Every musical trend has two stages.
The first stage is when a new sound or style is created. Whether or not you like them, I’m using Korn as an example. When I first heard Korn, they didn’t sound like anything else I had heard at that time. Once an album like this gains popularity, stage two will quickly follow.
The second stage begins when a million other bands jump on the bandwagon. Korn had an innovative sound; Linkin Park does not. When Korn first came out, you couldn’t say “they sound like [insert band here]”, because frankly, they didn’t sound like any other band out at the time. Now, of course, when describing Linkin Park, you can say, “they sound just like Korn, except …” and add your own caveats.
There are a few musicians however that are so desperate to regain stardom, popularity, and probably income, that they will do whatever it takes to regain the spotlight. They will totally change their musical style and image to shed their past and try and hop on whatever bandwagon is out there. You can always tell when they’re getting really desperate, as they’ll grab any artist with any credability whatsoever, and do “collaborations”.
There are three big examples I can think of off of the top of my head. The first, and king, is Vanilla Ice, for doing this not once but two times. After his original gig went up in smoke, Ice reinvented himself as a hardcore rapper, only to later reinvent himself as a nu metal act. Ouch. The second example I can think of is MC Hammer, who after staring bankruptcy in the face, came back as just “Hammer”, and gave up his dance act for a tougher gangster image (and later dropped that for his holy act). Notice how this never seems to work?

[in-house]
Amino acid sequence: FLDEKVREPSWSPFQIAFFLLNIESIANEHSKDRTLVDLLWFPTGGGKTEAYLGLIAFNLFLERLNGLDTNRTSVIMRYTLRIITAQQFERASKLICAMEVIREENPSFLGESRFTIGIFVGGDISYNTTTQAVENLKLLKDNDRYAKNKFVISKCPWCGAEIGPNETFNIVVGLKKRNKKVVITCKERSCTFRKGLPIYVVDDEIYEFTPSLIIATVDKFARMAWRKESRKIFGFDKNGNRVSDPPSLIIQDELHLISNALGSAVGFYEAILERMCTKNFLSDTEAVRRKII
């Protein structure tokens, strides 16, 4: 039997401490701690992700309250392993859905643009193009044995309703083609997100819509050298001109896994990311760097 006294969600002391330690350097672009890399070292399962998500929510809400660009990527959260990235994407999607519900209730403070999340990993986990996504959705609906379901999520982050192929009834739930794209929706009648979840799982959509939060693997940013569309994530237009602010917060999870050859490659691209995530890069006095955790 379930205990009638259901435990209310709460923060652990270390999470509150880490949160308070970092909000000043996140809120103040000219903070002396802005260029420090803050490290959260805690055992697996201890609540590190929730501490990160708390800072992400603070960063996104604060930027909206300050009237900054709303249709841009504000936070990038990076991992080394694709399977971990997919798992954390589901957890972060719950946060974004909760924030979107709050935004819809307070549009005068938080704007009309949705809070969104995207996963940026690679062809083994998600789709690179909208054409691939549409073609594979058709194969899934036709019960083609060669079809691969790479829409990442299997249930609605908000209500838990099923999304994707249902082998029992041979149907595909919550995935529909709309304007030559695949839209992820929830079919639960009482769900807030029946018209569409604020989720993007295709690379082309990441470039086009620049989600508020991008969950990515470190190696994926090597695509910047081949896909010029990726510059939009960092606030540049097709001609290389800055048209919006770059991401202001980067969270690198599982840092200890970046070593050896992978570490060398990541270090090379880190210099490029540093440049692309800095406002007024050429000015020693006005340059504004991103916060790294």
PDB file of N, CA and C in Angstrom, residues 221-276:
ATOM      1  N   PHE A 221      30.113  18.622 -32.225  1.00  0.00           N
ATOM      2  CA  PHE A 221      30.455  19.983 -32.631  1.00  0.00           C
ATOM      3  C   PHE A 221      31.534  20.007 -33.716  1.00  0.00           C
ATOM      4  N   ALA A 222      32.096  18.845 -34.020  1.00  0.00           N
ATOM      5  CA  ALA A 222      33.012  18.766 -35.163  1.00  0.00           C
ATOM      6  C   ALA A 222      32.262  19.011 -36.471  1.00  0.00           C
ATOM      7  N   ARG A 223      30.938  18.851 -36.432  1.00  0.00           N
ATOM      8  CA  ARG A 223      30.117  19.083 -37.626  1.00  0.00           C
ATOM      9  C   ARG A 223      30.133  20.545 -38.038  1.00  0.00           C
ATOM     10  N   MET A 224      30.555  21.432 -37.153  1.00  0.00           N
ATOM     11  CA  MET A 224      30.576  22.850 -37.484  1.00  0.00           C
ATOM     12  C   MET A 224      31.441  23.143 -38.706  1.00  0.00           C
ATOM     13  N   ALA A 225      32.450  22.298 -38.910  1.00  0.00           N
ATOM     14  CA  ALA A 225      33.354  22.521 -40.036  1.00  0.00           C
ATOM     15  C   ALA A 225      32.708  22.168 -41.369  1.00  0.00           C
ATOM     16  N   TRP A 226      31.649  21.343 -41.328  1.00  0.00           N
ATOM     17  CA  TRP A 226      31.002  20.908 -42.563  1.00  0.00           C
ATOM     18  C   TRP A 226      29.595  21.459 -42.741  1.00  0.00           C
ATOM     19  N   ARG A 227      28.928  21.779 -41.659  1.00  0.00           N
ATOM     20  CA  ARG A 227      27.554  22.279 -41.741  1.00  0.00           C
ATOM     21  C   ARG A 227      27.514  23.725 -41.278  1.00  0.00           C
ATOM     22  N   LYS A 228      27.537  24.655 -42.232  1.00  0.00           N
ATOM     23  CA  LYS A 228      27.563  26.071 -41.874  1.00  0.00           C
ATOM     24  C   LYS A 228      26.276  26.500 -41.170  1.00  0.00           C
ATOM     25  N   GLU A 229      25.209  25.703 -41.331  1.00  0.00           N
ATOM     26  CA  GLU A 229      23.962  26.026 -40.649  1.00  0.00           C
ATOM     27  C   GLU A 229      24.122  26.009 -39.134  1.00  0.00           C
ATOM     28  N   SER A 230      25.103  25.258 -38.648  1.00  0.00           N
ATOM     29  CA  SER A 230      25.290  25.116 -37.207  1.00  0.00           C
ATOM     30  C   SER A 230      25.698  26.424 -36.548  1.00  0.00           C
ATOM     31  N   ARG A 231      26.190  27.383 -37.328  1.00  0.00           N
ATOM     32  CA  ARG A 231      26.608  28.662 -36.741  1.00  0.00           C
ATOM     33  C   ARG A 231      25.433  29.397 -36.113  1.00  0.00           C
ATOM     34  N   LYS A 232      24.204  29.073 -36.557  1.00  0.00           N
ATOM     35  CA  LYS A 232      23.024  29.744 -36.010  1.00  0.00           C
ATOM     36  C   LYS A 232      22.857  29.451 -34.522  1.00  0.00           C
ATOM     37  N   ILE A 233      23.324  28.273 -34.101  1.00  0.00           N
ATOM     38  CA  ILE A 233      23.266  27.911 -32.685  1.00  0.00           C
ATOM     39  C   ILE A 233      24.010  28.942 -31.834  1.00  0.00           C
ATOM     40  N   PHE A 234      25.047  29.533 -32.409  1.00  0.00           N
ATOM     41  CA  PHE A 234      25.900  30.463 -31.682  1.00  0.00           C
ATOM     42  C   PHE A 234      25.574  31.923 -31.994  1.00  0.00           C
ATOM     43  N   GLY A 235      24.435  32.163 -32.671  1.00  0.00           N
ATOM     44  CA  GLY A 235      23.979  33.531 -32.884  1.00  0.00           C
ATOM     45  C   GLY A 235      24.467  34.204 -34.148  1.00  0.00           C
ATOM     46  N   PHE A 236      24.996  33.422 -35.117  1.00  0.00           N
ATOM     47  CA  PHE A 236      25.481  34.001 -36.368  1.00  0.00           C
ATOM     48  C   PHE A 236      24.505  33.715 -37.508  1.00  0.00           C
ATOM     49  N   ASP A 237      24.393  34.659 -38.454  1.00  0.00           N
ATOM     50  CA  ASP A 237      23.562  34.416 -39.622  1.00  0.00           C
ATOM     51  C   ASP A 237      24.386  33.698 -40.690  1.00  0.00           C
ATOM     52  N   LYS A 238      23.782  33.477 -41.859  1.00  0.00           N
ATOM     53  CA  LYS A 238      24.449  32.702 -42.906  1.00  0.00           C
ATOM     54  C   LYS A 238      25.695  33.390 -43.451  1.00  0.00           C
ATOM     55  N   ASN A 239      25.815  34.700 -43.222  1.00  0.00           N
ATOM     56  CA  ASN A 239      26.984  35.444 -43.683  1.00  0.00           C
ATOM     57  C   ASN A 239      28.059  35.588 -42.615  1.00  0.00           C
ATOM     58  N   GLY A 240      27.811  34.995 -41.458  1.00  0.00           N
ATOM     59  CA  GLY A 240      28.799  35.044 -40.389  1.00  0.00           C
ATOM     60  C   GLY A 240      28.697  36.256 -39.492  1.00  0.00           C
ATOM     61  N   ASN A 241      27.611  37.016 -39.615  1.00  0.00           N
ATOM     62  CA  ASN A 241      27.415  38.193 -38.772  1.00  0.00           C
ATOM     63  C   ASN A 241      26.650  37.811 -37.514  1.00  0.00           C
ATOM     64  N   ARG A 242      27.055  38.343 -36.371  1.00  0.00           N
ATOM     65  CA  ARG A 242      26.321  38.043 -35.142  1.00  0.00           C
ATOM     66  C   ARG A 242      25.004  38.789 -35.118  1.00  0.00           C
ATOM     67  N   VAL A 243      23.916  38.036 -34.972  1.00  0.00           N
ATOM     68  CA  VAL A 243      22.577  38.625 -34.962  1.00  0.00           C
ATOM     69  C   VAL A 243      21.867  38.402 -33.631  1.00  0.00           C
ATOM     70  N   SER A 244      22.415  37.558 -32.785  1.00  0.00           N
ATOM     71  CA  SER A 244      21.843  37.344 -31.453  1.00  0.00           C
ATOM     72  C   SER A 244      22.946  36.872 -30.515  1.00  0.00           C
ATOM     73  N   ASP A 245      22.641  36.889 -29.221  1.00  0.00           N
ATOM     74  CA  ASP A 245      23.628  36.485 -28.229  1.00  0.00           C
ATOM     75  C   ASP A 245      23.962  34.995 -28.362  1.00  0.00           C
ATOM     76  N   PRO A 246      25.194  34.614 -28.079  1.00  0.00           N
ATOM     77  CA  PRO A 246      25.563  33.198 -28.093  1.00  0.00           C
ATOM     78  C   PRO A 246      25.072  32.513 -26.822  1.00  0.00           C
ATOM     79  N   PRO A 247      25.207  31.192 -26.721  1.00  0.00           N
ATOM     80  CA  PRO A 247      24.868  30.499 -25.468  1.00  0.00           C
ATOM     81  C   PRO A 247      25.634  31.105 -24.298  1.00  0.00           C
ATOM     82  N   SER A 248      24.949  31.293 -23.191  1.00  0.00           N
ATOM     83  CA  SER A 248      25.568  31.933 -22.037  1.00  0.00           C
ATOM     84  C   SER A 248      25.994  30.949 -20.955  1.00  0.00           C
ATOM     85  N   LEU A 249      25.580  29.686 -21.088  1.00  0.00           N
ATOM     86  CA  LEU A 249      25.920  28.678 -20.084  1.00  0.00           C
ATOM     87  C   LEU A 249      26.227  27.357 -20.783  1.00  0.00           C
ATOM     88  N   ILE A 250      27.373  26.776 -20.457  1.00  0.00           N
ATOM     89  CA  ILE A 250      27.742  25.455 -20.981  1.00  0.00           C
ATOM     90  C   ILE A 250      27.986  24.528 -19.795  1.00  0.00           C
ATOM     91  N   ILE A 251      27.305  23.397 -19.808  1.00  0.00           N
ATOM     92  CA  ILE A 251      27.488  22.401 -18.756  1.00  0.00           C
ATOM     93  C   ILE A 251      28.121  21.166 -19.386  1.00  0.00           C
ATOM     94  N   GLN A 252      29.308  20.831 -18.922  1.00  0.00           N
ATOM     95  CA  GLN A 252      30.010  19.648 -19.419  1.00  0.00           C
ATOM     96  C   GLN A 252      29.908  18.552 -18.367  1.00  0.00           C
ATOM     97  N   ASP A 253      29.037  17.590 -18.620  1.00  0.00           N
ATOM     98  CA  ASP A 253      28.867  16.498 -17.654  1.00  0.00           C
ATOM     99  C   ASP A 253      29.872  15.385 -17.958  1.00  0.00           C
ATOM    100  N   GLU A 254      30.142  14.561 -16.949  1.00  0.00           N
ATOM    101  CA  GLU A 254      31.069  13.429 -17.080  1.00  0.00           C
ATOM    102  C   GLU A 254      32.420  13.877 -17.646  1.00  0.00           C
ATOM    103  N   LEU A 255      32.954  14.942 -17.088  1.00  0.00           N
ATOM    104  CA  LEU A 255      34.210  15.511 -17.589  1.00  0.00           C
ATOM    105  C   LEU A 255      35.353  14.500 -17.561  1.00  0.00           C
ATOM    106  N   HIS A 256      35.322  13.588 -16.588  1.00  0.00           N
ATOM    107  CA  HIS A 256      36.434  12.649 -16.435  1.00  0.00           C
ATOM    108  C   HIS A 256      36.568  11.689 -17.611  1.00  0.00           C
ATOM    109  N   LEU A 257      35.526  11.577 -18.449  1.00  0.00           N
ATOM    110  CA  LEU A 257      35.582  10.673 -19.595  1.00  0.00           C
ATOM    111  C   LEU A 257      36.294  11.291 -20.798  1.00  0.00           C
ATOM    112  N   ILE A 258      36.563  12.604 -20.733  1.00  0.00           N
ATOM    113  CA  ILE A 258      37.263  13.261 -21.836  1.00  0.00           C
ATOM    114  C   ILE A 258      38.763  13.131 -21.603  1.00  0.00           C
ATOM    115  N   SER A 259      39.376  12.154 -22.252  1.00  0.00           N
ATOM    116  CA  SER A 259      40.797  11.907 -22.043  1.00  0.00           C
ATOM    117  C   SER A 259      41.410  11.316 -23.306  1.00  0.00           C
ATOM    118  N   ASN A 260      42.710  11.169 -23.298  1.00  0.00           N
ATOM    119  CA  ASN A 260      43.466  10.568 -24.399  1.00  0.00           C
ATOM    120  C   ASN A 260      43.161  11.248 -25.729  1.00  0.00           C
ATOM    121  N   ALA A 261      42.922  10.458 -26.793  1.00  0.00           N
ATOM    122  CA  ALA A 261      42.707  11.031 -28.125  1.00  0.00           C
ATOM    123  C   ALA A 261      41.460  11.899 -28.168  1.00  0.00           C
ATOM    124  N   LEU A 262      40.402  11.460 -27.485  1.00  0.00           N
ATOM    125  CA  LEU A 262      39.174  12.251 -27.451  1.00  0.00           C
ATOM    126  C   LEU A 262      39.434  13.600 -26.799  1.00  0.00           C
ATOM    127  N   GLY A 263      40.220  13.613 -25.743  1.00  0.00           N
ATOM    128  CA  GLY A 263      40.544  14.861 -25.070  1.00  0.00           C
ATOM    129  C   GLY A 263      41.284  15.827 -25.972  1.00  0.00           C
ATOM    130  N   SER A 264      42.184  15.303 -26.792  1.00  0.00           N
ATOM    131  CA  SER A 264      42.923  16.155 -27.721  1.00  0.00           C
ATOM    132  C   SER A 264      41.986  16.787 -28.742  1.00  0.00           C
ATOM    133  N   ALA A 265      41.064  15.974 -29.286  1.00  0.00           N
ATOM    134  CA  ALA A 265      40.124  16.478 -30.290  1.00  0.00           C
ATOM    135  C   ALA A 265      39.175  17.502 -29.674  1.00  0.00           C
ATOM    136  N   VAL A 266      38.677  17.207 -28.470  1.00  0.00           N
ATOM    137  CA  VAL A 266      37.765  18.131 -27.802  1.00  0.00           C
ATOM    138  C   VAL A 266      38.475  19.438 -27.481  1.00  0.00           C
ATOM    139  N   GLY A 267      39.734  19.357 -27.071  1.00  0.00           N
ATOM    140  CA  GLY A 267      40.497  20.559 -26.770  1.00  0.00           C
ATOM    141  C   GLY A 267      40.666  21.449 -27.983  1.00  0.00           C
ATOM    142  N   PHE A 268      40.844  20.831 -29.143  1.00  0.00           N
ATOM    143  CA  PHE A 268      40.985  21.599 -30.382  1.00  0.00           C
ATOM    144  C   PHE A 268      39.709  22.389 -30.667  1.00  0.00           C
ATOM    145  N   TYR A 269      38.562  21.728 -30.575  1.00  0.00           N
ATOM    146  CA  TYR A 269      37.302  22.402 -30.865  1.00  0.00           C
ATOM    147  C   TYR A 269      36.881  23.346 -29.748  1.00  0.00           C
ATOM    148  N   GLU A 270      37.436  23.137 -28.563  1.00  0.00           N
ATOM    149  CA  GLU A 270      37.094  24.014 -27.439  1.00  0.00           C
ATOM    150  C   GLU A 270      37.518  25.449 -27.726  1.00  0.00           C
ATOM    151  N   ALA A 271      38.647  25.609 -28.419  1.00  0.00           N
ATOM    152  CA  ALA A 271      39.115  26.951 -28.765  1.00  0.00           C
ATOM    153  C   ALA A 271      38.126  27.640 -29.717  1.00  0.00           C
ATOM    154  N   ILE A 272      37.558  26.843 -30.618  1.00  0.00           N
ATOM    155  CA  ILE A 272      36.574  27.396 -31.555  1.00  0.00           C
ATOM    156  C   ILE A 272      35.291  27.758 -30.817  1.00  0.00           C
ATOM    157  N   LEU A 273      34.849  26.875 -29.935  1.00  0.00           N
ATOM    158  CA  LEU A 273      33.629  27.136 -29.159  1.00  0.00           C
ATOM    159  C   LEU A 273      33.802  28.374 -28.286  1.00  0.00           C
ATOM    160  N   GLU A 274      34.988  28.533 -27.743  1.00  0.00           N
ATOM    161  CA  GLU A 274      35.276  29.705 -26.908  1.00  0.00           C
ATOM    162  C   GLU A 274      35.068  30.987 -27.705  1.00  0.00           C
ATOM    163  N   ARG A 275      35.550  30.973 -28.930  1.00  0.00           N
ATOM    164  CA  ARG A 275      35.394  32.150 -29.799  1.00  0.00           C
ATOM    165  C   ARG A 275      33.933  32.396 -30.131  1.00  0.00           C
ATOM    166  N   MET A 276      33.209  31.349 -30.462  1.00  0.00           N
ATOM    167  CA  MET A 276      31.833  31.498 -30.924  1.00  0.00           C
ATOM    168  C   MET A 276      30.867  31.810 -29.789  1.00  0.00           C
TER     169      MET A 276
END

The third member of this trinity is Brett Michaels, lead singer of Poison.
I make no apologies for my past (and present) love of hair metal bands. It’s okay to love butt rock, people. Motley Crue’s Generation Swine might not rock, but Shout at the Devil did, and still does.
But, back to the hair rocker at hand. Brett Michaels has released another solo album, this one titled “Show Me Your Hits – A Salute to Poison.” I can only imagine “A Salute to Poison” means “money for Brett.” I doubt very seriously CC DeVille is getting a fourth of this disc’s profits (not that a fourth of the profits, or even all of them, would probably pay a month’s rent.)
I would tend to think someone like Brett Michaels could whip out pop songs on a whim, but instead of coming up with some new original offerings, Michaels retreds on safe ground with 11 tracks that even casual Poison fans would be familiar with. The more I listen to it, I’m wondering why the hell this was even recorded? None of the versions are better than the originals. If you liked the originals you’re not going to like these versions, and if you didn’t like the originals chances are you’re not going to be checking out this disc anyway.
Slaves on Dope, Great White, and Pauly Shore are just a few of the people Michaels collaborated with on this disc. Of course, I had to figure this out by checking the web, because the booklet that comes with the CD doesn’t have much more than song titles and a small thank you section.